Sleep is absolutely vital for mental and physical wellbeing. If you don’t get enough sleep, life feels much harder to deal with, which can create a vicious stress/insomnia cycle. This can be especially difficult in early recovery. Try to create a relaxing evening routine, reduce your caffeine intake later in the day, and step away from the screen before bedtime to give yourself the best chance of a good night’s sleep.

5. Talk it out.

Problems kept to yourself can grow into insurmountable disasters. Talking to someone about your worries can help beyond measure, allowing you to put things into perspective, figure out solutions and know that you are not alone. Whether at a meeting, over coffee with your close friends, in therapy, or with family, the benefits of sharing your worries with a caring confidante are immeasurable.

Not sure how to make friends in recovery? We’ve got advice.

6. Prioritize your goals.

Are you trying to do everything all at once? It can be tempting to think, now that you are sober, that you want to make up for lost time, and try to do all the things you feel you missed out on in active addiction. Be careful not to overburden yourself with projects, remember that your recovery and wellbeing is the most important project. Be realistic about what you can actually achieve while also prioritizing recovery.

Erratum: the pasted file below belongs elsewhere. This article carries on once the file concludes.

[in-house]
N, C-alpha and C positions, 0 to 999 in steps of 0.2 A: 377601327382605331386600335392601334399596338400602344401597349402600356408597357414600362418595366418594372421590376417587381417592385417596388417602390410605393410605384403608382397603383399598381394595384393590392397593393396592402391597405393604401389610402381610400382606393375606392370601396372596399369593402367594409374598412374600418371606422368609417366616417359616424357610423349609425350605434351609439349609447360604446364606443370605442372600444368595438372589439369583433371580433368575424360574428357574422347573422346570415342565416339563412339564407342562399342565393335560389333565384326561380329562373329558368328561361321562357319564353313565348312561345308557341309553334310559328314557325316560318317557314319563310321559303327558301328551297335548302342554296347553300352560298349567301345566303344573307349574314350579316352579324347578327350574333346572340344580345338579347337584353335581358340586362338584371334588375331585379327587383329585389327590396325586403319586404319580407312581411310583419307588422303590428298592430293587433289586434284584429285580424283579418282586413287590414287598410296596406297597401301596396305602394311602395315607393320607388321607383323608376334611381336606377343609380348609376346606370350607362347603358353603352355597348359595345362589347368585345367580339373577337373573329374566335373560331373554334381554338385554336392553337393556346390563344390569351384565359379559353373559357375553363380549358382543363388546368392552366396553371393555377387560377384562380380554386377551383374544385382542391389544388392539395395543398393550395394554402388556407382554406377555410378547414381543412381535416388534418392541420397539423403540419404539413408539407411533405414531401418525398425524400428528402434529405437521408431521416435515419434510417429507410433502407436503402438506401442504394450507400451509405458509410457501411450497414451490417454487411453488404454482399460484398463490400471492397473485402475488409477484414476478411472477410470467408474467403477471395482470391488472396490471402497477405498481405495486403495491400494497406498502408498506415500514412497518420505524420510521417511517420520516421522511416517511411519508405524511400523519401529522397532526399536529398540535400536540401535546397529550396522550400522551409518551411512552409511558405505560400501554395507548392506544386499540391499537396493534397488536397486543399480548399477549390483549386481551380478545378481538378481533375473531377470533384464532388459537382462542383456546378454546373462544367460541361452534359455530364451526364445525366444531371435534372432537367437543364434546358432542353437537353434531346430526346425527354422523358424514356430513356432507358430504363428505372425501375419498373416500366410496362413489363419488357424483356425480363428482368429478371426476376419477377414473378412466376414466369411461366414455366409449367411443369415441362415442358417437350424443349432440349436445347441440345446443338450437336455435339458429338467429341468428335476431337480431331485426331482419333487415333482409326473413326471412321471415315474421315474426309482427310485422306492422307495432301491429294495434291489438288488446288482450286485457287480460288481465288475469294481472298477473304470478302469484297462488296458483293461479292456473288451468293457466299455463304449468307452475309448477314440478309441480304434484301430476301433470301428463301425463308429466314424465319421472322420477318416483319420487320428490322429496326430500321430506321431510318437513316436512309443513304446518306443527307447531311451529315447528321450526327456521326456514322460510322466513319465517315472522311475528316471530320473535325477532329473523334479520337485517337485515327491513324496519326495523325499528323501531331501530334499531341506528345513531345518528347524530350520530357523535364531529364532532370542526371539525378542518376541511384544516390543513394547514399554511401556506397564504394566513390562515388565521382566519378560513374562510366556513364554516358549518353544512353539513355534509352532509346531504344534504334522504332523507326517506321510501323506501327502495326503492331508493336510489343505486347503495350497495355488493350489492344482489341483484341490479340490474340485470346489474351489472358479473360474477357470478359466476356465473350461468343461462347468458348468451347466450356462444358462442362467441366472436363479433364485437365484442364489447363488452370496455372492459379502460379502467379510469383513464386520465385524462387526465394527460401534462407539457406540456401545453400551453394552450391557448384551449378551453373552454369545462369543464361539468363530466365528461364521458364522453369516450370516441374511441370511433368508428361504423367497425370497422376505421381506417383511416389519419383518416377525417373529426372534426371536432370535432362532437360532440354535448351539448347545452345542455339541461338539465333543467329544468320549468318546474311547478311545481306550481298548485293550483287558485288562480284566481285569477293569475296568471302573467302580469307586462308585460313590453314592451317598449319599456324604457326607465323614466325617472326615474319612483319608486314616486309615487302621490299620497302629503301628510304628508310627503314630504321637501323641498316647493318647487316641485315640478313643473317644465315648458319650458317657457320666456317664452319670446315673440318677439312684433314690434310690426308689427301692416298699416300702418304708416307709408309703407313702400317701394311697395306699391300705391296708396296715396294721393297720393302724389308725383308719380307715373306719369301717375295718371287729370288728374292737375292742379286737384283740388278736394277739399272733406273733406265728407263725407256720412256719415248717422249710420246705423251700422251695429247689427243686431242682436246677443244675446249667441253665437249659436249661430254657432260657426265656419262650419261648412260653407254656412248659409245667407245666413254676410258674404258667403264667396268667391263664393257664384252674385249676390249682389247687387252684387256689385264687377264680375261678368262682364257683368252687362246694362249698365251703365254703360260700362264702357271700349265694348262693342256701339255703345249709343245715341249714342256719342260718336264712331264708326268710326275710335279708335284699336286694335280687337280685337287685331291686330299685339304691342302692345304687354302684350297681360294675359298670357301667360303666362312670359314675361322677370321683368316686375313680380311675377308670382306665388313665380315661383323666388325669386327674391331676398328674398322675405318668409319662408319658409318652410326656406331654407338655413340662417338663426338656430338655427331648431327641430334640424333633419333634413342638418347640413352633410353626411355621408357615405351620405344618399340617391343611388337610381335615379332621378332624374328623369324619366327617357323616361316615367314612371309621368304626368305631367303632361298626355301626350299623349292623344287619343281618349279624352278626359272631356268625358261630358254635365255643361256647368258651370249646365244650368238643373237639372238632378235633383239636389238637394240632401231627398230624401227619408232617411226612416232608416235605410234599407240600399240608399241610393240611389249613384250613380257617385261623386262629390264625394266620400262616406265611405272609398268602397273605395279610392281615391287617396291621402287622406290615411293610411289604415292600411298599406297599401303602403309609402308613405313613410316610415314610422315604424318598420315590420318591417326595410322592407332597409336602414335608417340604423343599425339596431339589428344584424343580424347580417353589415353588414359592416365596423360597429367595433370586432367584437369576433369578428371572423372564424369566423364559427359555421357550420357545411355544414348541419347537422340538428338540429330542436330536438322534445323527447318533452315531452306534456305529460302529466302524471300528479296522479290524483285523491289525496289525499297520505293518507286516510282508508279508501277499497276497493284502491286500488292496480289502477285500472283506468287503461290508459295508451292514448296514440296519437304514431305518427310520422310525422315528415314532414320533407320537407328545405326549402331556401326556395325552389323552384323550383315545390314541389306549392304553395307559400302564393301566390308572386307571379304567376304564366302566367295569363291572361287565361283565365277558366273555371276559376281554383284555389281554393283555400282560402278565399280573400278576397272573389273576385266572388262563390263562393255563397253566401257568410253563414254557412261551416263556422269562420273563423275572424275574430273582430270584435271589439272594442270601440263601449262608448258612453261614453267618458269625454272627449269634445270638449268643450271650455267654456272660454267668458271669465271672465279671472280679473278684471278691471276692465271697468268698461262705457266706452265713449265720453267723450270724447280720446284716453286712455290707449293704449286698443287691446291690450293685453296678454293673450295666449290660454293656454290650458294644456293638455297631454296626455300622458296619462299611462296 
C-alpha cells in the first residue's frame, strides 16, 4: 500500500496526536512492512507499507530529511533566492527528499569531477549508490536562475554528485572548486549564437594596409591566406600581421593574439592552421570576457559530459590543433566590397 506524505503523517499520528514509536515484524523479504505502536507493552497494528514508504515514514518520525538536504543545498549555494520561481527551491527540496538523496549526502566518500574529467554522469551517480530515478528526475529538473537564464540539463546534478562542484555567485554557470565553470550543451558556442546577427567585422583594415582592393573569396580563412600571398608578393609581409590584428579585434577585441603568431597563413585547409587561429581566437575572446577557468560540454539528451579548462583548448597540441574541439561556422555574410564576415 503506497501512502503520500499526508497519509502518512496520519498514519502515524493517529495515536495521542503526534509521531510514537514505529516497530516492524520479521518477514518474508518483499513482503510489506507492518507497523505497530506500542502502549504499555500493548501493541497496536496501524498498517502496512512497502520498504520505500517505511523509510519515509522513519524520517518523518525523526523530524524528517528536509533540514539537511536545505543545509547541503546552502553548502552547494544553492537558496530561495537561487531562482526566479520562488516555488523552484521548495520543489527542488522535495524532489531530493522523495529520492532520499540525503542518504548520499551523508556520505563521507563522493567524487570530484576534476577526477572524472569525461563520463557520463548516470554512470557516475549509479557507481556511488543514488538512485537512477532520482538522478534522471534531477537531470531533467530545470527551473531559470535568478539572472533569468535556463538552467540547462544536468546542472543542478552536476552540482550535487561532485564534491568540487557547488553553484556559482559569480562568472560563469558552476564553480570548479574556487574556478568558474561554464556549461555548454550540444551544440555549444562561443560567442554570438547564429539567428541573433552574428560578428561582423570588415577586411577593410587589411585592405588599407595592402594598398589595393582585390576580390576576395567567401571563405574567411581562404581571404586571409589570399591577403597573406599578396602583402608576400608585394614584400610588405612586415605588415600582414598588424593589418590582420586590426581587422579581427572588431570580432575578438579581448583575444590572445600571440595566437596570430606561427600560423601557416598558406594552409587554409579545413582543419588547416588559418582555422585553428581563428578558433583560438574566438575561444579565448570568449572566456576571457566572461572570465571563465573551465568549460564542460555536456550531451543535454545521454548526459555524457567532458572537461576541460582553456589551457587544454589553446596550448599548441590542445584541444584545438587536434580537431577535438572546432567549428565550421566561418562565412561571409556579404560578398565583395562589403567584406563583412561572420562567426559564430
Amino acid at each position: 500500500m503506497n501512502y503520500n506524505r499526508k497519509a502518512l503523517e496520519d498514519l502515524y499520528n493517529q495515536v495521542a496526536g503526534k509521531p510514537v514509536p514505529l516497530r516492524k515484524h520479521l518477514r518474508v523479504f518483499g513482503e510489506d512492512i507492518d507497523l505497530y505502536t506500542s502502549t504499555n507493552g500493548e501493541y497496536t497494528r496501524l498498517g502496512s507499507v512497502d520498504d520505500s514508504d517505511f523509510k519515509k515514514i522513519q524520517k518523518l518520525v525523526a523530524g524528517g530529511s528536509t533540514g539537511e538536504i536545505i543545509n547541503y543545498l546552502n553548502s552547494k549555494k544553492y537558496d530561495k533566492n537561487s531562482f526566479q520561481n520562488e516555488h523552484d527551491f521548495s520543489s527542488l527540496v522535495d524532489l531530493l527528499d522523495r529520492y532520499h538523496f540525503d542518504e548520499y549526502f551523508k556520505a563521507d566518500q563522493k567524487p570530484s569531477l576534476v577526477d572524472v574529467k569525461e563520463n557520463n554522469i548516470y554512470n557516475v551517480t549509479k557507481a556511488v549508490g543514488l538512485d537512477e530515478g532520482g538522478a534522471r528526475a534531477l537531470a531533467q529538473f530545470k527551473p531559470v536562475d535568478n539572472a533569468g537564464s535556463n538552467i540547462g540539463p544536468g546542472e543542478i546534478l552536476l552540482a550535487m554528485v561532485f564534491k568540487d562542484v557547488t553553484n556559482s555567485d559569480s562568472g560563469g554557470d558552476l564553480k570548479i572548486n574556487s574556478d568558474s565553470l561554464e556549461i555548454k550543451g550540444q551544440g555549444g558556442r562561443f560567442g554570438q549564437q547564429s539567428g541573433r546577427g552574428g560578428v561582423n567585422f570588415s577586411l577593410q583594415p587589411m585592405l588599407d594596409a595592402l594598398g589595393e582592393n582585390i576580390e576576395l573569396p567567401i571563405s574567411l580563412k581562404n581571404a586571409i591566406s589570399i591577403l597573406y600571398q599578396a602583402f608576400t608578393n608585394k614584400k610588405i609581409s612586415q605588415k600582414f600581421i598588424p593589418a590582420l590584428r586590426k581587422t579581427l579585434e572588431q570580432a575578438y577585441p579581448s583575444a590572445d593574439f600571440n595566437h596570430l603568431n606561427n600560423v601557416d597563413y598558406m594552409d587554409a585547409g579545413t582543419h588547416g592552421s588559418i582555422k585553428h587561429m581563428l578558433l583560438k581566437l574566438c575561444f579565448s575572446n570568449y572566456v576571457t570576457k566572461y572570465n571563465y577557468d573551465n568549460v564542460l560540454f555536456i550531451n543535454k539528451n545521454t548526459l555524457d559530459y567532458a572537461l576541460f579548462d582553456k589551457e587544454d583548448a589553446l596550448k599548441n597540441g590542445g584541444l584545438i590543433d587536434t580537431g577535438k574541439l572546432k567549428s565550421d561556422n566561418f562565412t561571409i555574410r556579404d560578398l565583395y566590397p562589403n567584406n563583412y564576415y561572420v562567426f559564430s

7. Let go of what you can’t control.

One of the ways we can create unnecessary stress in our lives is by clinging on to how things used to be, or to the ideas we had for how they were meant to be. Recovery needs us to let go of things that no longer work in our lives, but beyond that, developing the ability to let go of control of external events. Realizing your own behavior is the only thing you can take control of is hugely beneficial in managing stress. You can never control what is happening on the outside, but you CAN control how you deal with it, and make choices that help you move forward.

“Realizing your own behavior is the only thing you can take control of is hugely beneficial in managing stress.”

Struggling with what you can’t control? Try a Workit Health exercise on acceptance.

8. Reflect on (and celebrate!) your progress.